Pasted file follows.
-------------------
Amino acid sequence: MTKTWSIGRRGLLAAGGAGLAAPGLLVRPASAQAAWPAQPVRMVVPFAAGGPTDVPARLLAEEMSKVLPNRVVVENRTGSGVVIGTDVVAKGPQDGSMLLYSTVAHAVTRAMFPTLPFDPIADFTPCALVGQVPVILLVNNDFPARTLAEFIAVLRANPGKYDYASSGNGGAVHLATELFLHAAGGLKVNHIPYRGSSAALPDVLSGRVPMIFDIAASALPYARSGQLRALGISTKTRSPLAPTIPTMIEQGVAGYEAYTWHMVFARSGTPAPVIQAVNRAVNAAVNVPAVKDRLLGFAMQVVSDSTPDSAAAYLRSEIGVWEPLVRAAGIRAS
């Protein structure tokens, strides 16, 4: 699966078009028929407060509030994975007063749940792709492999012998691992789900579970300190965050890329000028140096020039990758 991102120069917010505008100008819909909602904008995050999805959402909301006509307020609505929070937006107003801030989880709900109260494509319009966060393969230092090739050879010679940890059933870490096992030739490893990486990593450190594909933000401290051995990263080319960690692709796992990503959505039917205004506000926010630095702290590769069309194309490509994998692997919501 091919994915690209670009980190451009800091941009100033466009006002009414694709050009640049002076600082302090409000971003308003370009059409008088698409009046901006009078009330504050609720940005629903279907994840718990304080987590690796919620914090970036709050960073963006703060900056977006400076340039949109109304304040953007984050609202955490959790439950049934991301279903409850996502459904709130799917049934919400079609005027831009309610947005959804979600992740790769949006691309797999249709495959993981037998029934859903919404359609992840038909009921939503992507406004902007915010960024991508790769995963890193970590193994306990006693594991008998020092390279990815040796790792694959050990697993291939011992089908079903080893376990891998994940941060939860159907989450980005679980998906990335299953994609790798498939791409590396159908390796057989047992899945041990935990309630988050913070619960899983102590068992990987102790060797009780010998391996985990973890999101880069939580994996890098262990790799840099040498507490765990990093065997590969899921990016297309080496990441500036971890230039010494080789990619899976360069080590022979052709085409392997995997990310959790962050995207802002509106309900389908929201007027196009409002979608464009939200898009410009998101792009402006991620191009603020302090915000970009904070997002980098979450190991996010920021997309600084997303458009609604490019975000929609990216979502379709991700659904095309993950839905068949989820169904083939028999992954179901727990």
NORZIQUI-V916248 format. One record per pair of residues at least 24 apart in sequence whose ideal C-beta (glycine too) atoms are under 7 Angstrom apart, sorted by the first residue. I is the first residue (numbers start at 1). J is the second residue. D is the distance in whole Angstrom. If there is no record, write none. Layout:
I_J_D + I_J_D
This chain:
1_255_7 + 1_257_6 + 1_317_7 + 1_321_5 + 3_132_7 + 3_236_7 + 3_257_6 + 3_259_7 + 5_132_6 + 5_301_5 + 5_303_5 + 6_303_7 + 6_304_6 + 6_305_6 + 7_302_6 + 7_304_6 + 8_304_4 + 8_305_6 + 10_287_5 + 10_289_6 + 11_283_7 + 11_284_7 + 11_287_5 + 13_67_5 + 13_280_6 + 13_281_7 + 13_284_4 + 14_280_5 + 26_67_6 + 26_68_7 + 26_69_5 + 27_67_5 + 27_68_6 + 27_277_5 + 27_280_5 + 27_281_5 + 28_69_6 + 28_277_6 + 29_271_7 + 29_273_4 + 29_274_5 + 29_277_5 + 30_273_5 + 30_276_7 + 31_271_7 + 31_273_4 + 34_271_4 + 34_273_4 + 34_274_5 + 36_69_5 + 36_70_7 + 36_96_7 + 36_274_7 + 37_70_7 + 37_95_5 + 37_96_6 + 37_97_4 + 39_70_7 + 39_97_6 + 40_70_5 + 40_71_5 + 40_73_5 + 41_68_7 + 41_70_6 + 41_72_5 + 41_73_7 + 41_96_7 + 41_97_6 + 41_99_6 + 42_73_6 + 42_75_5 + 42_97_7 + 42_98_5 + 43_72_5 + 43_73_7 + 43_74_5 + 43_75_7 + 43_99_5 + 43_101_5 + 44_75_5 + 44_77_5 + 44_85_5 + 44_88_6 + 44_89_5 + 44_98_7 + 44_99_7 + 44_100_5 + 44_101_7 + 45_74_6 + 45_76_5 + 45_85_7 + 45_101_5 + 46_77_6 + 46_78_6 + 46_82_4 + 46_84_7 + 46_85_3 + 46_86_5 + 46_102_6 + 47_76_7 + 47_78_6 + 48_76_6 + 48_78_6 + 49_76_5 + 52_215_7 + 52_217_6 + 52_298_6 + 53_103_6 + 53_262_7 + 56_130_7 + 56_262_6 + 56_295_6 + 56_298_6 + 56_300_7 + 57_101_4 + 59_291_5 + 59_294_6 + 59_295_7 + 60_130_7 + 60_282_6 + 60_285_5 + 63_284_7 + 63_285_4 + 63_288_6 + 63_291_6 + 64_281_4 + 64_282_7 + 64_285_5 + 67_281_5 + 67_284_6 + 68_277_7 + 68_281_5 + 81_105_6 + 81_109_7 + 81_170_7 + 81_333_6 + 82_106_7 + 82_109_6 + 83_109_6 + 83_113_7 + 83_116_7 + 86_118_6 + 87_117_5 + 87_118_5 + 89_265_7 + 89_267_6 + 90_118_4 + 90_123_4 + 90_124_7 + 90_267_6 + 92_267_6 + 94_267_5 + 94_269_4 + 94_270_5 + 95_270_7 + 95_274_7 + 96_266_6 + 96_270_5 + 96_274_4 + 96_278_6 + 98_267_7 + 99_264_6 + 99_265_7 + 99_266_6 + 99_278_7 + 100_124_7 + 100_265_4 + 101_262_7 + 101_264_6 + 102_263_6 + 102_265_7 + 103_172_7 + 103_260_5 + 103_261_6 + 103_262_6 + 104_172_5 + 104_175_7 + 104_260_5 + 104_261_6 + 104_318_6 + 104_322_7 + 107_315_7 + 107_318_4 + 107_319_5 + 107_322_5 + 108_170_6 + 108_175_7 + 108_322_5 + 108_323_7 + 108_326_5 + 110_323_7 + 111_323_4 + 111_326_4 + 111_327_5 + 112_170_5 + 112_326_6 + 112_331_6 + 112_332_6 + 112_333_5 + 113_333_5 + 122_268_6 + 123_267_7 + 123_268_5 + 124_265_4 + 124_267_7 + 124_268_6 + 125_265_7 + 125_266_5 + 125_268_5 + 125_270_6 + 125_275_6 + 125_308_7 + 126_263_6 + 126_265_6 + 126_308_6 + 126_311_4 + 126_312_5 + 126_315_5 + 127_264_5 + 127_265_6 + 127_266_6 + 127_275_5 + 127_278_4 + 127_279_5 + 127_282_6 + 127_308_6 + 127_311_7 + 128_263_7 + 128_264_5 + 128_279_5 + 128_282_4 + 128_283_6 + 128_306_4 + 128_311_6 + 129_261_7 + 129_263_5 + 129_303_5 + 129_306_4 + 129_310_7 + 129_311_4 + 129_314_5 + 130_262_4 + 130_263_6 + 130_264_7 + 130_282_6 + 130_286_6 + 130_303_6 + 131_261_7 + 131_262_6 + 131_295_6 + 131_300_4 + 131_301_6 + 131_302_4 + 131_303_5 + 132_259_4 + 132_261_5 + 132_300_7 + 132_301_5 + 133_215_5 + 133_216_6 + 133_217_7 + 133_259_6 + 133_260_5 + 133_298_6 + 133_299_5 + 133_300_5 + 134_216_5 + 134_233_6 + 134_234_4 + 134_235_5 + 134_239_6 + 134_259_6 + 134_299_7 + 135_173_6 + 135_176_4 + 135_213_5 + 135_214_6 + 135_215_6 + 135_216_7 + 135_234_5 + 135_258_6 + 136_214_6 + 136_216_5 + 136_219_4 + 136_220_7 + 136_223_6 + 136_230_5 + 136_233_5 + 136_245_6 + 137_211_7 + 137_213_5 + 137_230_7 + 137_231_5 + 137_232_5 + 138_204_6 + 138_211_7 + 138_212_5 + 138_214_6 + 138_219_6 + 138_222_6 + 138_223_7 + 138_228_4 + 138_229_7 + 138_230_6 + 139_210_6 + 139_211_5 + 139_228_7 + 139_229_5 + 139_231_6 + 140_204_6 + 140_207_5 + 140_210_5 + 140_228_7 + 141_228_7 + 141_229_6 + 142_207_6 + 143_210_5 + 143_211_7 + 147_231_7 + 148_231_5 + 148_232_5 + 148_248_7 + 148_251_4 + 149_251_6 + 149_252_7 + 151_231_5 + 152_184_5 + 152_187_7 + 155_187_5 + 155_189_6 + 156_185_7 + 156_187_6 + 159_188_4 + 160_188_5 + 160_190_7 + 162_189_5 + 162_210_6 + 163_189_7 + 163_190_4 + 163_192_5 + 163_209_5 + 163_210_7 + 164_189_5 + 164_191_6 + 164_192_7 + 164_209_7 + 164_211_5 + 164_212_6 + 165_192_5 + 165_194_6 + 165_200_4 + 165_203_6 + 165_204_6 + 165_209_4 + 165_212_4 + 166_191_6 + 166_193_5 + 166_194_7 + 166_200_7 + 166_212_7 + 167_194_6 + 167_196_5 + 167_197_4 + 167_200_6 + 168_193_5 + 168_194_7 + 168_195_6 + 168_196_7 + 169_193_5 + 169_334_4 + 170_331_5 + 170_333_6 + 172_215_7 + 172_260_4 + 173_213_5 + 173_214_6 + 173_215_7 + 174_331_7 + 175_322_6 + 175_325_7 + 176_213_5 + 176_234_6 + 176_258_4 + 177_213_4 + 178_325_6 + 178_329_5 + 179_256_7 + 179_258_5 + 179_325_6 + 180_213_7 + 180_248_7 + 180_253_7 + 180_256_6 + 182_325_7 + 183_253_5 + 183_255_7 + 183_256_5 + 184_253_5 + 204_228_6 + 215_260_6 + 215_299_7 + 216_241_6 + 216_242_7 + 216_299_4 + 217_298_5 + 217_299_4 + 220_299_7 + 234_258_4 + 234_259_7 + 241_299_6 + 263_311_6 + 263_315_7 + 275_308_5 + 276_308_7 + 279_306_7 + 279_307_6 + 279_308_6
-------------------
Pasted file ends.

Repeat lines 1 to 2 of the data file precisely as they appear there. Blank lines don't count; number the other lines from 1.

Amino acid sequence: MTKTWSIGRRGLLAAGGAGLAAPGLLVRPASAQAAWPAQPVRMVVPFAAGGPTDVPARLLAEEMSKVLPNRVVVENRTGSGVVIGTDVVAKGPQDGSMLLYSTVAHAVTRAMFPTLPFDPIADFTPCALVGQVPVILLVNNDFPARTLAEFIAVLRANPGKYDYASSGNGGAVHLATELFLHAAGGLKVNHIPYRGSSAALPDVLSGRVPMIFDIAASALPYARSGQLRALGISTKTRSPLAPTIPTMIEQGVAGYEAYTWHMVFARSGTPAPVIQAVNRAVNAAVNVPAVKDRLLGFAMQVVSDSTPDSAAAYLRSEIGVWEPLVRAAGIRAS
């Protein structure tokens, strides 16, 4: 699966078009028929407060509030994975007063749940792709492999012998691992789900579970300190965050890329000028140096020039990758 991102120069917010505008100008819909909602904008995050999805959402909301006509307020609505929070937006107003801030989880709900109260494509319009966060393969230092090739050879010679940890059933870490096992030739490893990486990593450190594909933000401290051995990263080319960690692709796992990503959505039917205004506000926010630095702290590769069309194309490509994998692997919501 091919994915690209670009980190451009800091941009100033466009006002009414694709050009640049002076600082302090409000971003308003370009059409008088698409009046901006009078009330504050609720940005629903279907994840718990304080987590690796919620914090970036709050960073963006703060900056977006400076340039949109109304304040953007984050609202955490959790439950049934991301279903409850996502459904709130799917049934919400079609005027831009309610947005959804979600992740790769949006691309797999249709495959993981037998029934859903919404359609992840038909009921939503992507406004902007915010960024991508790769995963890193970590193994306990006693594991008998020092390279990815040796790792694959050990697993291939011992089908079903080893376990891998994940941060939860159907989450980005679980998906990335299953994609790798498939791409590396159908390796057989047992899945041990935990309630988050913070619960899983102590068992990987102790060797009780010998391996985990973890999101880069939580994996890098262990790799840099040498507490765990990093065997590969899921990016297309080496990441500036971890230039010494080789990619899976360069080590022979052709085409392997995997990310959790962050995207802002509106309900389908929201007027196009409002979608464009939200898009410009998101792009402006991620191009603020302090915000970009904070997002980098979450190991996010920021997309600084997303458009609604490019975000929609990216979502379709991700659904095309993950839905068949989820169904083939028999992954179901727990």